Planet Jellies: This gallery is filled with hundreds of jellies that surround visitors from all sides! The huge gallery is backlit with a color-changing feature and is sure to mesmerize visitors of all ages. Jellies such as the moon jelly, the upside-down jelly, and the spotted jelly all call this gallery home.

Life Support Systems: This gallery features the effort it takes to keep the galleries functioning and the animals happy. This unique behind-the-scenes gallery educates visitors on water quality, conditions, and feeding efforts.

Shoreline Gallery: This gallery allows visitors to get in the water with sting rays or just pet them from the top of the gallery. All kinds of stingrays and sharks are swimming around awaiting the friendly touch of guests.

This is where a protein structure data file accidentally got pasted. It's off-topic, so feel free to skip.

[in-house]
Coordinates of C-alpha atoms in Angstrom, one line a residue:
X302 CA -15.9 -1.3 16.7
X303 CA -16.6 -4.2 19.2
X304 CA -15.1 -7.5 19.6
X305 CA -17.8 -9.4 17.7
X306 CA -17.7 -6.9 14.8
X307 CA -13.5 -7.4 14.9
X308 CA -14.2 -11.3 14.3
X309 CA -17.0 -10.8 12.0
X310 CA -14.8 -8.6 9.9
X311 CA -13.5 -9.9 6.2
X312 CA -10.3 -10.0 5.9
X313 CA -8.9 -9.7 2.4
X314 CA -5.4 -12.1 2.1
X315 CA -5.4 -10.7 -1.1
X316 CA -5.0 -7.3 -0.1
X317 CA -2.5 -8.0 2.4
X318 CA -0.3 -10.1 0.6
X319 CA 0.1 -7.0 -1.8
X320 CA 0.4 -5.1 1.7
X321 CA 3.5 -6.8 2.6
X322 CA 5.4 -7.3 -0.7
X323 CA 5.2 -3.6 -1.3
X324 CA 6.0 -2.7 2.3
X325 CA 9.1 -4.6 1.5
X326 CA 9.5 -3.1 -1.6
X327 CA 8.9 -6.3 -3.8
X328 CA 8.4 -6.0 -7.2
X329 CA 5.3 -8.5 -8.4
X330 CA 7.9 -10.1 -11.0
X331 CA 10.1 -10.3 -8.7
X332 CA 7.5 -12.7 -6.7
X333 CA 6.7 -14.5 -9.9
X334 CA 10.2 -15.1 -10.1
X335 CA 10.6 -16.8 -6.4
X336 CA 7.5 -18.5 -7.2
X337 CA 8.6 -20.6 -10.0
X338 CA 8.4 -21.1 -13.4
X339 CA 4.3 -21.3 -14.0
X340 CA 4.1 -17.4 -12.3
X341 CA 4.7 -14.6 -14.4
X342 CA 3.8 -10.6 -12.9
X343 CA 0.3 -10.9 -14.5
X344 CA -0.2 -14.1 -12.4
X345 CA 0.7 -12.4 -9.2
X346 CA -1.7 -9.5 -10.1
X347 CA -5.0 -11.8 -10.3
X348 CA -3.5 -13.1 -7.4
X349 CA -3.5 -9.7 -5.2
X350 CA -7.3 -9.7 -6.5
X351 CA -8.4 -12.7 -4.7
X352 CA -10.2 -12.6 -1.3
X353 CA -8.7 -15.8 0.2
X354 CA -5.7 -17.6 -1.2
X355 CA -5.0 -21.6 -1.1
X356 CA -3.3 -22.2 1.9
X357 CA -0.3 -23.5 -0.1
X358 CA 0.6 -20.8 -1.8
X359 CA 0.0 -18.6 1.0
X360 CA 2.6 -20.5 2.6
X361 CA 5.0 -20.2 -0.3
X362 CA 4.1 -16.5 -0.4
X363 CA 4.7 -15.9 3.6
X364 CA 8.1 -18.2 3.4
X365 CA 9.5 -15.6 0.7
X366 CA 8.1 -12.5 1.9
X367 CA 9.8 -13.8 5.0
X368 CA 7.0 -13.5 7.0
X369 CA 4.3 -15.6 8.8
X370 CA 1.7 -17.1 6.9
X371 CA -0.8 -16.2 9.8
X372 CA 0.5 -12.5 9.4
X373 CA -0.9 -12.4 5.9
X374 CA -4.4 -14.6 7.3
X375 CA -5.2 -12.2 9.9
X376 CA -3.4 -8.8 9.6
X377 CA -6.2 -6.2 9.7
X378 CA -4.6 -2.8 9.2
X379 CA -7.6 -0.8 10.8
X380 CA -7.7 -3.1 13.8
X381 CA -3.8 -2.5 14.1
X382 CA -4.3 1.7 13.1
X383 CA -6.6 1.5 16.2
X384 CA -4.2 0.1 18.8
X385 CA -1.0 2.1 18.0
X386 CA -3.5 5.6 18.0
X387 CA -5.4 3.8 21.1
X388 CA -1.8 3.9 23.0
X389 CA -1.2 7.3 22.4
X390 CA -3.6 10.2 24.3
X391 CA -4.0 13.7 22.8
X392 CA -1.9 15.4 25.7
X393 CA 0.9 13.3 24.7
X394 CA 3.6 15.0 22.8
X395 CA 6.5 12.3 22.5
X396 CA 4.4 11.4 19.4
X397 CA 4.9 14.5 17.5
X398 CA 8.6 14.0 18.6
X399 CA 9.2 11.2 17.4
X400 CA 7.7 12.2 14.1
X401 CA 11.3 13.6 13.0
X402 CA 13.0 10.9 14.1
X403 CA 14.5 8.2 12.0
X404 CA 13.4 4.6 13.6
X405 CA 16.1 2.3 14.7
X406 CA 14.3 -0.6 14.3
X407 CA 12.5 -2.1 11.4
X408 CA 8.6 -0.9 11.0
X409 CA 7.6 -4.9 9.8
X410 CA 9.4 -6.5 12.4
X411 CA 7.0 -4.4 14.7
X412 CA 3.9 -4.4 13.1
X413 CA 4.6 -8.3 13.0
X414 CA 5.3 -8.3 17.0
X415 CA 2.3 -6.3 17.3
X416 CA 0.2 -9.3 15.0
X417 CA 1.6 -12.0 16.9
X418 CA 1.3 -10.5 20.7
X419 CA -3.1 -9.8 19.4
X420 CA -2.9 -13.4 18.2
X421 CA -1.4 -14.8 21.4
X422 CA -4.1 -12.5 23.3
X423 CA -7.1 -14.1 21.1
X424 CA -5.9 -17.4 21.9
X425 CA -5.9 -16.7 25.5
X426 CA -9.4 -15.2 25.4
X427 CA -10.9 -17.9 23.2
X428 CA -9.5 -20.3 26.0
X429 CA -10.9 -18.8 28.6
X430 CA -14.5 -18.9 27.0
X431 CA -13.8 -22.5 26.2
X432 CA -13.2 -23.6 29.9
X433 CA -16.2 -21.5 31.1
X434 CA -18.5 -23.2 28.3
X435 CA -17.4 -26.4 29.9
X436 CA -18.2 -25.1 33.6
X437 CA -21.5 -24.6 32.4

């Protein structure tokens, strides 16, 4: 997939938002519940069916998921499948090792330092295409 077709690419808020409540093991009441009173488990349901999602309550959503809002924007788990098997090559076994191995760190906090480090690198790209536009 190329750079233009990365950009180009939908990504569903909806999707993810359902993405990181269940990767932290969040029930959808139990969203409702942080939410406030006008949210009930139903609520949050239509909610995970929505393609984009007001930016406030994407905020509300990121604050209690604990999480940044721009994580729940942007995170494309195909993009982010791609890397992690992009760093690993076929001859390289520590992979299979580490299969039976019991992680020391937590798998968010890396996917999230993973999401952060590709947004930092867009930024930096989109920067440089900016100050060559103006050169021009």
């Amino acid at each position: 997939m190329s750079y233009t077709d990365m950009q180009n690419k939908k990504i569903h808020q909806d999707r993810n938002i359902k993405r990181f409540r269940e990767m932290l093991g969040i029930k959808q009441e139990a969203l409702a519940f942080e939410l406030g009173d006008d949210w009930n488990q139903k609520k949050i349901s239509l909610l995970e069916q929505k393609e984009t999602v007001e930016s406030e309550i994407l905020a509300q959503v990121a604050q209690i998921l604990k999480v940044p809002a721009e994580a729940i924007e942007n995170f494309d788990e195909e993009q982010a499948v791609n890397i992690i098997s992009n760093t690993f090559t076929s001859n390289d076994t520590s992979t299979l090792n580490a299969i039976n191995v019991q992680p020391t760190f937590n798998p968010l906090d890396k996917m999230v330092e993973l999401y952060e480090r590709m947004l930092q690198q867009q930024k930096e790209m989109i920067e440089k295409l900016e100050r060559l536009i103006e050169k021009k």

Programs & Education:

There are a large variety of fun and educational programs at the Ripley’s Aquarium of Canada including camps and clubs for children of all ages, adult classes, the opportunity to act as an aquarist for a day, daily dive shows, interactive experiences, and aquarist talks.

There are also lots of resources for teachers including field trips and sea scholars. Large groups can also schedule specialized tours and events to make their visit to the aquarium extra special.

For more information on how to schedule specialized tours or attend an exciting event, please visit the Aquarium’s website.

Conservation Programs:

Ripley’s Aquarium of Canada participates in many conversational activities including shoreline cleanups and a wide variety of animal, coral reef, and Great Lakes conservation programs. For more information about how to get involved with these programs, please visit the Aquarium’s website.